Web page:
The Real Story Behind The 2000s Wild Obsession With Juicy Couture

by Lollie King

Music videos have been an extension of a performers' art since the form's creation. The song itself can capture people's hearts but the video adds another dimension of story telling. While there's some debate around the first music video ever released, The Buggles' Video Killed The Radio Star was the first music video to be played on MTV in 1981.

As Billboard reports, from that moment on the music video quickly became a crucial in making or breaking a record's success. From Madonna to Queen, David Bowie to Prince, a unique and stunning music video could lead to huge success for any musical act. The form was also another way for fans to see their favourite artist's style and has helped heightened music's influence on fashion significantly, as WWD reports.

Fast forward to now and the music video continues to be a crucial part of a musician's creative output. When an artist is about to release a new video, people wait on YouTube with bated breath for the moment it goes live. After Taylor Swift dropped her single "You Need To Calm Down" earlier this year, fans clamoured to know when its music video would be released, as Bustle reports. Such is the influence of music on fashion that in recent years artists have begun to capitalise on album launches and music video releases with fashion collections. As Swift did with her recent sell-out collection with Stella McCartney.

Bustle UK spoke to Derek Blasberg, head of fashion and beauty partnerships and Youtube, to get his thoughts on just how much music videos have impacted our style over the years. He tells me: "Music videos are an art form, an expressive outlet where artists can showcase a piece of themselves and portray their personality. Since the first music video launched in the '80s, there have been countless iconic fashion moments – from fingerless gloves to double denim – that have made their way from small screen to street style."

So here are some of the most iconic music video fashion moments of the last forty years.

Madonna, "Material Girl" — Fingerless Gloves

Madonna has undergone significant evolutions in both musi and style over the years, but this video really helped cement her status as the queen of 1980s pop. Much of the fashion in the 1984 video is centred around Marilyn Monroe's Diamonds Are A Girl's Best Friend. But an undeniable way this video influenced trends at the time was the fingerless lace gloves she wore which then became popular in the 1980s.

Thanks to the song's impact on popular culture, Madonna has been nicknamed the Material Girl and has even brought out a fashion brand of the same name with stars such as Rita Ora collaborating on campaigns.

Cher's "If I Could Turn Back Time" — Leather

While leather jackets had been a wardrobe staple for a while, Cher really helped to unleash everyone's inner rock chick with this chart topper in the late '80s. The video arguably helped spark a resurgence of the leather jacket trend in the '90s and other iconic leather looks later in that decade. Blasberg notes: "I was in high school when Ricky Martin hit the scene. I remember his name-making performance of “Cup of Life” at the Grammy’s in 1999, which I watched and immediately wanted to buy leather pants. You’ll be relieved to know my mom didn’t let me. They looked good on Ricky, for sure. But they weren’t for me."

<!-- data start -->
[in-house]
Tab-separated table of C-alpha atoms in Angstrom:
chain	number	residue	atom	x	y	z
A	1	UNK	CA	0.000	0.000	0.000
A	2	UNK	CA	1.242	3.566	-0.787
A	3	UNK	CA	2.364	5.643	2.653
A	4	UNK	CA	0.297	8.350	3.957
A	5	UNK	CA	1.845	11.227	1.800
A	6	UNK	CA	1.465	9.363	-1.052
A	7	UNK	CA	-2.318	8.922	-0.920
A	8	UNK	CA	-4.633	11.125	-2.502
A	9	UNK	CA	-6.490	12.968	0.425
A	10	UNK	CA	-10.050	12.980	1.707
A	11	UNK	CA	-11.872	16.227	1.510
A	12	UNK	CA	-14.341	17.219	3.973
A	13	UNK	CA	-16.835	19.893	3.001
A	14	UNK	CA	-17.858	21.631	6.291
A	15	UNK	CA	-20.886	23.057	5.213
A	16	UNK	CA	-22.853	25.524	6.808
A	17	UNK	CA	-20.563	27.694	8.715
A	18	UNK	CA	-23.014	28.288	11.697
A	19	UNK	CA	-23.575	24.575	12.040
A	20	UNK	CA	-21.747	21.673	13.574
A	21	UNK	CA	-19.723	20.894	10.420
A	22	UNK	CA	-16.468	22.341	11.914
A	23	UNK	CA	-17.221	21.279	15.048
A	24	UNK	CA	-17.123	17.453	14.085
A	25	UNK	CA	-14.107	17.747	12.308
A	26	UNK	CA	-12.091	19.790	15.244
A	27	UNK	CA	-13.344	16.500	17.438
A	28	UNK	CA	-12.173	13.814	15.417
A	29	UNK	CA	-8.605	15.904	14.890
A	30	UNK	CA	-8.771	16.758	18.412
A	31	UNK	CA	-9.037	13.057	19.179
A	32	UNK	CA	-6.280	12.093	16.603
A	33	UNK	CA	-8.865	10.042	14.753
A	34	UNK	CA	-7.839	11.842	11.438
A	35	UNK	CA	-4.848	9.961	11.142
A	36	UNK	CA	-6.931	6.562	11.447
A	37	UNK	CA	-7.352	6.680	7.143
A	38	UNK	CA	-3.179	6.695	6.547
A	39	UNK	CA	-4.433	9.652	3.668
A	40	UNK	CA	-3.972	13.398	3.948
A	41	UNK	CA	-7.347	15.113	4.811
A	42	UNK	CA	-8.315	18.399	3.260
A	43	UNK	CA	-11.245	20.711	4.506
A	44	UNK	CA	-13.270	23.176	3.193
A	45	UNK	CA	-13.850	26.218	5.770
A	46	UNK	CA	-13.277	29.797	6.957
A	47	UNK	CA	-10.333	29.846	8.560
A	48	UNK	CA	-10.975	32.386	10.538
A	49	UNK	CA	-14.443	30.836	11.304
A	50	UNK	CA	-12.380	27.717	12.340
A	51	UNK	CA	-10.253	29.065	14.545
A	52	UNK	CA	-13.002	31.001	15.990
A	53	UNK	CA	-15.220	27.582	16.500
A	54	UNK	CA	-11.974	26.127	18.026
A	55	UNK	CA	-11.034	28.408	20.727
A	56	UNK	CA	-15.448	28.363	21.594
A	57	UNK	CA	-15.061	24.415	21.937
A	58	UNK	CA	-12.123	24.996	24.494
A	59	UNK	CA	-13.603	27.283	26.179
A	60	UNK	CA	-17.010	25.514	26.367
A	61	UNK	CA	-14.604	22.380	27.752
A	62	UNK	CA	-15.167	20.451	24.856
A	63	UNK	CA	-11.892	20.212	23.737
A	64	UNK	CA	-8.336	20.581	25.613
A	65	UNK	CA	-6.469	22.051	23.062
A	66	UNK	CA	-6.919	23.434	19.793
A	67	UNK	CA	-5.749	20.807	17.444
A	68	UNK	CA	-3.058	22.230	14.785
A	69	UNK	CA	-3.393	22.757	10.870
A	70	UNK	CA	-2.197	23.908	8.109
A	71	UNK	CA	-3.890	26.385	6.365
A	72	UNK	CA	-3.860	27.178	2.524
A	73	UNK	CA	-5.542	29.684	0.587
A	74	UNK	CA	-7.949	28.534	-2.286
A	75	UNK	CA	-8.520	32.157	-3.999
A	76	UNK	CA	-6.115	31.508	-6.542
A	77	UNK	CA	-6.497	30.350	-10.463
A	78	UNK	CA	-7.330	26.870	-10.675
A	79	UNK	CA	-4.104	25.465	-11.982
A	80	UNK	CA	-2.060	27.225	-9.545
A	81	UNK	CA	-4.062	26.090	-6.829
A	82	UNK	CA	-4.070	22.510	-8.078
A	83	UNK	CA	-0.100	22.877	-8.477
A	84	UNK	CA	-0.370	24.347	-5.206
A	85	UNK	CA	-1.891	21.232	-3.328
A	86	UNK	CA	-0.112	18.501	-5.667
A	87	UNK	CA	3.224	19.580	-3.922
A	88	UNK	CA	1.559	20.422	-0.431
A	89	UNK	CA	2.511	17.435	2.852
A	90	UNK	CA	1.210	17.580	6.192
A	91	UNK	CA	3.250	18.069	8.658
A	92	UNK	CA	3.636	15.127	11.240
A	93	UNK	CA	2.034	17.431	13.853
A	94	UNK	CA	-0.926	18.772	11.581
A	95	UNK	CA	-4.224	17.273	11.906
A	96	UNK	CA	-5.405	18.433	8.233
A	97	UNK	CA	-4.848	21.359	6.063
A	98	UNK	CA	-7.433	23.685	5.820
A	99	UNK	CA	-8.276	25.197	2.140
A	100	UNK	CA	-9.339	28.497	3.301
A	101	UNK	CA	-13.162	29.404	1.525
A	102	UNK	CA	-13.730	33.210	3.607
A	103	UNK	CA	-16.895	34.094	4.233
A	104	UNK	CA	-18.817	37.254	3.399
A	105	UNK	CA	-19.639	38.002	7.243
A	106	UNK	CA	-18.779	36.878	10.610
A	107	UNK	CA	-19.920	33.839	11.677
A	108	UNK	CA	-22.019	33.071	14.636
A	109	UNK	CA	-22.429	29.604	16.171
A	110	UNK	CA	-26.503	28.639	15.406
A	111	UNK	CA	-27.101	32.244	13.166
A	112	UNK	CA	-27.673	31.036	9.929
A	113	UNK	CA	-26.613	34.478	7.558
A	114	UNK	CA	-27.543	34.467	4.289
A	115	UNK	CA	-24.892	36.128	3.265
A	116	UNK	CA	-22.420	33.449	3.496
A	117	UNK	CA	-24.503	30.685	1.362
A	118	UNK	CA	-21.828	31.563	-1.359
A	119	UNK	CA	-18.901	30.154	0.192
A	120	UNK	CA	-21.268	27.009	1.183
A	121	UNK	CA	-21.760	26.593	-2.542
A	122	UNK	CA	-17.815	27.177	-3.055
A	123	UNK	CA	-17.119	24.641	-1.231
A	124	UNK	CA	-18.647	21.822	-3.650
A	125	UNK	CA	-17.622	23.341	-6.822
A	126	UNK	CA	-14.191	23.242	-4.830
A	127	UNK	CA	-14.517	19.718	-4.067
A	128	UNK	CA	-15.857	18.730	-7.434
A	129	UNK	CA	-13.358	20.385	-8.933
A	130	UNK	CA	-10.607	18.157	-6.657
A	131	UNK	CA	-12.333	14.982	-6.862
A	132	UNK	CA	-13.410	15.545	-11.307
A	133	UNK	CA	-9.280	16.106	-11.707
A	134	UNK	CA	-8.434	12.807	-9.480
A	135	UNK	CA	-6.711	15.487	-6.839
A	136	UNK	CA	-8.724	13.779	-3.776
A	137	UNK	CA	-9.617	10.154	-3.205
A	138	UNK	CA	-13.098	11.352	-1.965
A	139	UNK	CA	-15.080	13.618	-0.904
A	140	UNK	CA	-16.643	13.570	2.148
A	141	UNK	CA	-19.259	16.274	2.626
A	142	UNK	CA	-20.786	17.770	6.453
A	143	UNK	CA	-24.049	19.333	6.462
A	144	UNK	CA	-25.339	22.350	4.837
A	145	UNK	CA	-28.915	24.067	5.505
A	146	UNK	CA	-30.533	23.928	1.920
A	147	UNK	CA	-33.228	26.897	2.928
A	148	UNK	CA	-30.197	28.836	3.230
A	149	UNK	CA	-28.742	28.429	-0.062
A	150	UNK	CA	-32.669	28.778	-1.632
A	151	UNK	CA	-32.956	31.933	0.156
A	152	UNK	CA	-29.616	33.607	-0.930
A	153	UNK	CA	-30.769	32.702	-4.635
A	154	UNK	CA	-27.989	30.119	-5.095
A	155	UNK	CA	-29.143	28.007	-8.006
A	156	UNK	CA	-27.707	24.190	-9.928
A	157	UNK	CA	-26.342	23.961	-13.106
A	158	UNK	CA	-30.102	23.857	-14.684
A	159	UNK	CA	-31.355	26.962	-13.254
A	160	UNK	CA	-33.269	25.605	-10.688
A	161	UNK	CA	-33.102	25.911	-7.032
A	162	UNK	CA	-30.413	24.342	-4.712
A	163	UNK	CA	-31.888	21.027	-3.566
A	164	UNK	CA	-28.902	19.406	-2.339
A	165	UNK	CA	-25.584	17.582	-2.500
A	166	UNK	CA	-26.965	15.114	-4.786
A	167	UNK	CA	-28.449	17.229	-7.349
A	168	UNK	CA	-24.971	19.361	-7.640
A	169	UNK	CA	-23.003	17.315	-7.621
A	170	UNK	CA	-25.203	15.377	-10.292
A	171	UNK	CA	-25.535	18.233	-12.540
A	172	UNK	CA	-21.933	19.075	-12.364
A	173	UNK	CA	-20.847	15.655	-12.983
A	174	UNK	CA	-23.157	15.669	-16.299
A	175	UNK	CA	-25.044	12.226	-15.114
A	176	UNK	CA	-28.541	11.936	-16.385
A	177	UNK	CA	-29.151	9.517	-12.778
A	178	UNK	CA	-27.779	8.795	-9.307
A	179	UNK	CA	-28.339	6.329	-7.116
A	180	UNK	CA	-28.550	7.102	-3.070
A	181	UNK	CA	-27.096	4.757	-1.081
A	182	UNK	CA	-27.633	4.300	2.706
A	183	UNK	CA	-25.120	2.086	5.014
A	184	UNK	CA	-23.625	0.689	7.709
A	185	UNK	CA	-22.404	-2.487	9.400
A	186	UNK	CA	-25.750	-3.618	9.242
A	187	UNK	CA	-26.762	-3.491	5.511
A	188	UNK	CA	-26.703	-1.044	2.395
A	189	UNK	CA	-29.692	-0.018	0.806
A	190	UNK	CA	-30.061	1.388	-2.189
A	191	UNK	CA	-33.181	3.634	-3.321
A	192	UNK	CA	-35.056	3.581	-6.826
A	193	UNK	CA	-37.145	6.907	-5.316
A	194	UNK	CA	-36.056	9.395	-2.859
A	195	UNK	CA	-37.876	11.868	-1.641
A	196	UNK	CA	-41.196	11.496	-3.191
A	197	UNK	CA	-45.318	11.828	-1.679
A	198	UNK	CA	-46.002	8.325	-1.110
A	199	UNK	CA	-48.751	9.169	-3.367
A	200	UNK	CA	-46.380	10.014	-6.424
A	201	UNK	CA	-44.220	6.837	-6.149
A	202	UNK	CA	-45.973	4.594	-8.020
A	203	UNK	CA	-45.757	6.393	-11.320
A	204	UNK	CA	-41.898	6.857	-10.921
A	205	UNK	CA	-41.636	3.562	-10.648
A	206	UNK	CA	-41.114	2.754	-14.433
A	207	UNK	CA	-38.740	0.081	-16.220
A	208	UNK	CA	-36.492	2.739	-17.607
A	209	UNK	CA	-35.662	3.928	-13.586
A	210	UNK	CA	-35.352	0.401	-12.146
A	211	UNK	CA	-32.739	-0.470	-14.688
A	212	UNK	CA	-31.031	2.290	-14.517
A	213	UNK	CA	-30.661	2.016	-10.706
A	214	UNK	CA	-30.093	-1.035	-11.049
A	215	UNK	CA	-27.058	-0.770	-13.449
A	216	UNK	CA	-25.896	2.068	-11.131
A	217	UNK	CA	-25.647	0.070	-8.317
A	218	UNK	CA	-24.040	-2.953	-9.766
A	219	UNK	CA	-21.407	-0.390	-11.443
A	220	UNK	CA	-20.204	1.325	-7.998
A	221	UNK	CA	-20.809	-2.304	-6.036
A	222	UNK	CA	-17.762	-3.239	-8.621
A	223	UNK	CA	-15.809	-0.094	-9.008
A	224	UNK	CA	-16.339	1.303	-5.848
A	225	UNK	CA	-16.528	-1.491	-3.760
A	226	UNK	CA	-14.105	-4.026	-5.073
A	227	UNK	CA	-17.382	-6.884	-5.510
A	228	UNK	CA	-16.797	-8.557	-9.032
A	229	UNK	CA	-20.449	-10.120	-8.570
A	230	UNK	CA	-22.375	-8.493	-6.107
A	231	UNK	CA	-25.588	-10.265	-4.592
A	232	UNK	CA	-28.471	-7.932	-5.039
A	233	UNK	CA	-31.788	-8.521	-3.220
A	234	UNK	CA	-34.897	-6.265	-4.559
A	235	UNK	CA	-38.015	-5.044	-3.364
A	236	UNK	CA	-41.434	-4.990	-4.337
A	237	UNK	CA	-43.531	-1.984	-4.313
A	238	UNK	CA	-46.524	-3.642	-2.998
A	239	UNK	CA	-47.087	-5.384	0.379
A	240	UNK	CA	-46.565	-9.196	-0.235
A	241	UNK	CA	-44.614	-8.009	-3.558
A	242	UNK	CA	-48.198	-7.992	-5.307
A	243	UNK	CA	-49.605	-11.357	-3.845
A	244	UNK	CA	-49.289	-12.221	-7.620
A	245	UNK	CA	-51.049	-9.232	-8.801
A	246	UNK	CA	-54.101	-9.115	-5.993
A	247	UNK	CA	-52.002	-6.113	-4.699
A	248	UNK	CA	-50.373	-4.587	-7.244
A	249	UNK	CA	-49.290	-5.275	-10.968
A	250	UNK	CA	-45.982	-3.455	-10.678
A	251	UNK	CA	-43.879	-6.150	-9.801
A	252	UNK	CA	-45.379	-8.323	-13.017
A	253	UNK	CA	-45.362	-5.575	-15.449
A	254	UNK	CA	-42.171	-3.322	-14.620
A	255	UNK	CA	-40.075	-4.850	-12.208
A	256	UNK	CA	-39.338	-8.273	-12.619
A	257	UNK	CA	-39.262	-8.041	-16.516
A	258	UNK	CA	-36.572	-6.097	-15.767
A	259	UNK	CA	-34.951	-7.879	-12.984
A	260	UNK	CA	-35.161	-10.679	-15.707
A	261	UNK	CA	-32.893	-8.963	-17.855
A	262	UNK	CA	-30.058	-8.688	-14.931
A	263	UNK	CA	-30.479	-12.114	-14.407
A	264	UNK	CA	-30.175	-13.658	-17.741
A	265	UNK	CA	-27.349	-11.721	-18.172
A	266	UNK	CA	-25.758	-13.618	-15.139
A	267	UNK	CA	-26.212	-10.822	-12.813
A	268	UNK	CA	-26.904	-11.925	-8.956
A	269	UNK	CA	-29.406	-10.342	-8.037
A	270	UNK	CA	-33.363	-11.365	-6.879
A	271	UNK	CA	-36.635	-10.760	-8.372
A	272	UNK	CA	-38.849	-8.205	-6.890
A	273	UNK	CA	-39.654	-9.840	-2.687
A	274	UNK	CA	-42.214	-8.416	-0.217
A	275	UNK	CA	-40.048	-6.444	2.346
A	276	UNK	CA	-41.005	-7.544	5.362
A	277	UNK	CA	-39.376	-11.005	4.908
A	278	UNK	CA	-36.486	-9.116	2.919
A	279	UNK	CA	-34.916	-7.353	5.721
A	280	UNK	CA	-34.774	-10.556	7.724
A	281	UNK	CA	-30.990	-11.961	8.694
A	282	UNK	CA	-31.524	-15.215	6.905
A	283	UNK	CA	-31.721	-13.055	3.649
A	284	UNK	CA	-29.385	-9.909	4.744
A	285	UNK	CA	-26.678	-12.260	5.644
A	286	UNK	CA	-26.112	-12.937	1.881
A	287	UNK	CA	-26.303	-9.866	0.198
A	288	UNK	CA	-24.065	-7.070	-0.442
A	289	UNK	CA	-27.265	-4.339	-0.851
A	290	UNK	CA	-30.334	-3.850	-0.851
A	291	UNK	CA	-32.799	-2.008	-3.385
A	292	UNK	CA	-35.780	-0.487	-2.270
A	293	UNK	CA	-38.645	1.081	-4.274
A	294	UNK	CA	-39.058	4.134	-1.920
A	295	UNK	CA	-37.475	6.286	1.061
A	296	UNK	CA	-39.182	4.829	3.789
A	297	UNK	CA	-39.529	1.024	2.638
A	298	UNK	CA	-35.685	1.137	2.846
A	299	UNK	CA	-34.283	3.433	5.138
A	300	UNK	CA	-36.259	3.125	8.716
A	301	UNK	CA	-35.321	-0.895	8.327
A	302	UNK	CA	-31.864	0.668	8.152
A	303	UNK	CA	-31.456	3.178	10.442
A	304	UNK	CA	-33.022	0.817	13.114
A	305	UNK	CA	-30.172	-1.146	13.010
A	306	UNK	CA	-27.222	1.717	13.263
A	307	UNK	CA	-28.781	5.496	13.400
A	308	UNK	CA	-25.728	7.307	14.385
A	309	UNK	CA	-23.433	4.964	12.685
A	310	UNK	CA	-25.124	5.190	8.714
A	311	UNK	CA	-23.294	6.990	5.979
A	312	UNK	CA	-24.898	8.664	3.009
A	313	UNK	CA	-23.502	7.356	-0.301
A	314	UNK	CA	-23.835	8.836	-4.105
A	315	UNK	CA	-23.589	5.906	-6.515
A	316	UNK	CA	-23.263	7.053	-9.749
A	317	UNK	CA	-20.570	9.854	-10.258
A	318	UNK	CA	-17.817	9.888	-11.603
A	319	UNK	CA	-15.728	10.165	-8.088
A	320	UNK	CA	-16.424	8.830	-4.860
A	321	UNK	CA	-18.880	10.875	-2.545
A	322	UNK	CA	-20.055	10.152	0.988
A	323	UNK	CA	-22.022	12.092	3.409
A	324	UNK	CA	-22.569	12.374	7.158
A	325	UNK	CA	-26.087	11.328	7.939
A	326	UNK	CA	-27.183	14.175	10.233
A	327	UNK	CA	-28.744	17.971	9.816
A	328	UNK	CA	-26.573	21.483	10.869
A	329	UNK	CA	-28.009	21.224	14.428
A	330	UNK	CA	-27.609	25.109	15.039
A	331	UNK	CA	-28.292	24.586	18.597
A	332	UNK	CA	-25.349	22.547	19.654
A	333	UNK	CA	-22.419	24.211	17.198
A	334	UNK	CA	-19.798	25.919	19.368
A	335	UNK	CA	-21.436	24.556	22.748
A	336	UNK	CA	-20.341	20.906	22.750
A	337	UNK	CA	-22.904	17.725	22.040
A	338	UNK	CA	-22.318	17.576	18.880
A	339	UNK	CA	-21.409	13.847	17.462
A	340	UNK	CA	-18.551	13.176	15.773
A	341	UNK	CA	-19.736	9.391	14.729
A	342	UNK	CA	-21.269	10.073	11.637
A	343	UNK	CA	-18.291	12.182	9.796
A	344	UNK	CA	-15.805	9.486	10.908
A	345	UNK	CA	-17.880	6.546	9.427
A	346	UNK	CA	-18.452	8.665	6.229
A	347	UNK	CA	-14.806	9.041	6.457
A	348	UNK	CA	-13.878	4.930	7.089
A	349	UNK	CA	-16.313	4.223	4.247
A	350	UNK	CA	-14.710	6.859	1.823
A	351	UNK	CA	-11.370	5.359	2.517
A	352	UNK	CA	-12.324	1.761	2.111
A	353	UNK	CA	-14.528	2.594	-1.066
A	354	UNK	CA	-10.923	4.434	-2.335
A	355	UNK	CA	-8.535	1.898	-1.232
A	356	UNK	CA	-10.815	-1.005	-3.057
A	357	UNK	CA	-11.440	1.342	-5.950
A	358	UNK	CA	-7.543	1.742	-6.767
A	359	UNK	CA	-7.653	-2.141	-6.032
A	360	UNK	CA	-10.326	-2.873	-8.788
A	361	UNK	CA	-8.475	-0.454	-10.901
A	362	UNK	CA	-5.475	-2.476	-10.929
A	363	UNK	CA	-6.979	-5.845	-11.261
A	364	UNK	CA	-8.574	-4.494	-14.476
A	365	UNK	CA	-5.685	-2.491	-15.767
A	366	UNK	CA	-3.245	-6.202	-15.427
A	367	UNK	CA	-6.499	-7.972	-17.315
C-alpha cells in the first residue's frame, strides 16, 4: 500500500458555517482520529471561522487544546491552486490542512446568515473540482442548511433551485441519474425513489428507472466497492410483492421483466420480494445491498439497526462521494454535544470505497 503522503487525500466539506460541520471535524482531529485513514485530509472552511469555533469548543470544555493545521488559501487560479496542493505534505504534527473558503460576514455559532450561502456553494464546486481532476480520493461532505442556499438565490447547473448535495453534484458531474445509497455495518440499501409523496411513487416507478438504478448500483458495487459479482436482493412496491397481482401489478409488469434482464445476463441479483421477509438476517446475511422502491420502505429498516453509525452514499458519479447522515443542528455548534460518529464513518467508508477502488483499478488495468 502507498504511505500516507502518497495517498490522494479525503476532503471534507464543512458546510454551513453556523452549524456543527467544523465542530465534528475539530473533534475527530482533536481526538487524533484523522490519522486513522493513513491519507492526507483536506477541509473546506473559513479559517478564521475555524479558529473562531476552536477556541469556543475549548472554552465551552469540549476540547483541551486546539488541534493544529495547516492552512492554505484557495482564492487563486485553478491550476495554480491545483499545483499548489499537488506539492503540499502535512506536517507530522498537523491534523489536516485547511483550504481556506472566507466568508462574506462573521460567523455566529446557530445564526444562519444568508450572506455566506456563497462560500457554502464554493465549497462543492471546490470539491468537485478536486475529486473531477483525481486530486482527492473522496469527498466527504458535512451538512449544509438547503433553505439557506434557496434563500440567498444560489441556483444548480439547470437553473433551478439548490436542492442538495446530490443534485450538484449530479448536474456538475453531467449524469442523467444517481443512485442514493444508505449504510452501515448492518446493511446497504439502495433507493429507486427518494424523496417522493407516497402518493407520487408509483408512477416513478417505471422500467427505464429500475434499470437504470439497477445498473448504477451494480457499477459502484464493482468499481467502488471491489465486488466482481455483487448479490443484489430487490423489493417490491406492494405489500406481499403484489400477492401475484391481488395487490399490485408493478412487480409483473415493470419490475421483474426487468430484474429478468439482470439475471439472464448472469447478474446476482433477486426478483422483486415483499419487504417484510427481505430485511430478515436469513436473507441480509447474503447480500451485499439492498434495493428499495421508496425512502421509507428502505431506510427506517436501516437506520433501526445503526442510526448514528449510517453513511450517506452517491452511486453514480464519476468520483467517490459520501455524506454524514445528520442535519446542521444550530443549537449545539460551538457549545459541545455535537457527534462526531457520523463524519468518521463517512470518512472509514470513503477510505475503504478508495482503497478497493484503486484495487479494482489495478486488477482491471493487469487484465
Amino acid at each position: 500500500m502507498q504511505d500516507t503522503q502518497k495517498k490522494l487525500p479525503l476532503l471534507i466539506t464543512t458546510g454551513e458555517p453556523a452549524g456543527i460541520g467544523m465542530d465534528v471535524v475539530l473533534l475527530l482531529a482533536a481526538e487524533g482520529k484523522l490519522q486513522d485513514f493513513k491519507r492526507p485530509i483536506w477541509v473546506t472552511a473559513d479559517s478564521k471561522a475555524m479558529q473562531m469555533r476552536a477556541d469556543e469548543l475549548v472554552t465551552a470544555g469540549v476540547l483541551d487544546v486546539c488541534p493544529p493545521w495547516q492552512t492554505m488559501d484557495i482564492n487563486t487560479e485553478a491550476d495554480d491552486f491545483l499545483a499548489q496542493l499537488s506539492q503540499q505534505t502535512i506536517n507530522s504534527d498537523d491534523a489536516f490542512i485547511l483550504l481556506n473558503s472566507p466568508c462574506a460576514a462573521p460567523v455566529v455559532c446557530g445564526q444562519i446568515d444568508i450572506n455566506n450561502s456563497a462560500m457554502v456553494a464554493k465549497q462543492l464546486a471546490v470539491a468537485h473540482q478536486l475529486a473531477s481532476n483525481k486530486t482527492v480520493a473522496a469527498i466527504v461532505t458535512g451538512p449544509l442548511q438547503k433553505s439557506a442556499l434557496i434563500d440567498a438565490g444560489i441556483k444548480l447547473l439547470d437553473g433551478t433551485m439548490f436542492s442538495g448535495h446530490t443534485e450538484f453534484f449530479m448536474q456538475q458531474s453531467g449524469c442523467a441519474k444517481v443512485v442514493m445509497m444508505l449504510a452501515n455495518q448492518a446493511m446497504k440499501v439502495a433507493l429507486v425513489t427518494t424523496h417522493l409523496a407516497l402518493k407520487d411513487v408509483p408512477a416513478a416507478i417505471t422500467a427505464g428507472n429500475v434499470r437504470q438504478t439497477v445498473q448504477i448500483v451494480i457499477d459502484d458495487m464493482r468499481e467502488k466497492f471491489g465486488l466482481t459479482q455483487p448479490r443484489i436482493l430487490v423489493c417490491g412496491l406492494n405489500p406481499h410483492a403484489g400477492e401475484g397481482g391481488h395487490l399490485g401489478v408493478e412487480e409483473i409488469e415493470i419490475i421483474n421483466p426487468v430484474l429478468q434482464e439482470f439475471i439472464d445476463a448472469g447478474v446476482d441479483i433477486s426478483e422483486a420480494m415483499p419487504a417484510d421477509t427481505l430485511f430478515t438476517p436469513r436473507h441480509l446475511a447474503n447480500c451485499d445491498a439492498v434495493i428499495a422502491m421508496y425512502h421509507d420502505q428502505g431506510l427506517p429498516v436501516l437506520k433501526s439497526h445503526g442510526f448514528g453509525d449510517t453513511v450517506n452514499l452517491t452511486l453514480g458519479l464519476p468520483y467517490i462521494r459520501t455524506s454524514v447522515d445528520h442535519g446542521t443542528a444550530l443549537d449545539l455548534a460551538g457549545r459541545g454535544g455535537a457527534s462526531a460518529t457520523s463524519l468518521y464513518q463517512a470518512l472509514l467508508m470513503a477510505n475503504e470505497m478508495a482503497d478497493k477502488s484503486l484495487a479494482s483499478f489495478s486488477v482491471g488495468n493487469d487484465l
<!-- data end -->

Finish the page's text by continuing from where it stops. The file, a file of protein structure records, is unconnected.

Spice Girls' "Wannabe" — Various

This would not be a comprehensive list of the must influential fashion in videos without the purveyors of girl power. "Wannabe" was their breakout hit and introduced their unique style to the world. Their fans soon wanted in on the unique styles of the group, as Harpers Bazaar notes. Whether it was the LBD, animal print, pink, a sports bra or of course dying two strands of hair peroxide blonde, the impact that the Spice Girls had of fashion is undeniable.

Blasberg is a particular fan of group and explains their legacy is still going strong today: "don’t think I didn’t love working with Victoria Beckham on relaunching her YouTube channel. I made her say 'Tell me what you want what you really really want' a zillion times," he tells me.

All Saint's "Never Ever" — Cargo Trousers

Khaki and cargo trousers were an All Saints trademark and the 1997 "Never Ever" video helped cement them as a staple of late 90s and early 00s fashion. The oversized cargo trousers paired with a spaghetti strap top and trainer or timberlands is a pure (shores) classic. This wasn't the only influential music video of the late '90s and early '00s as Blasberg notes, "so many [music videos] stick out in my mind: No Doubt’s “I’m Just A Girl,” Britney Spears’ red catsuit in “Oops I Did It Again,”

J-Lo's "I'm Real" — Juicy Couture Tracksuits

Most '00s girls were guilty of over-wearing a Juicy Couture tracksuit. The velour matching set with the word "Juicy" bejewelled across the bum was seriously the ultimate '00s girl look. As CNN reports, the 2001 video really put Juicy Couture on the map, and was later worn by the likes of Paris Hilton, Britney Spears, and Kim Kardashian.

Beyoncé's "Love On Top" — Wedge-Heel Trainers

According to Blasberg, Beyoncé is one of the most iconic artists when it comes to fashion. He says, "[her] creative launches continue to make headlines and directly influence real life trends, [she's] a clear example that the music world is pretty much hand-in-hand with the fashion world."

The Isabel Marant trainers used in the Love On Top video had a real moment when Beyonce rocked them with a black leotard. This look was simple and so understated but the trainers became extremely popular as this 2011 requested look piece from fashion blog Get Whit It suggests.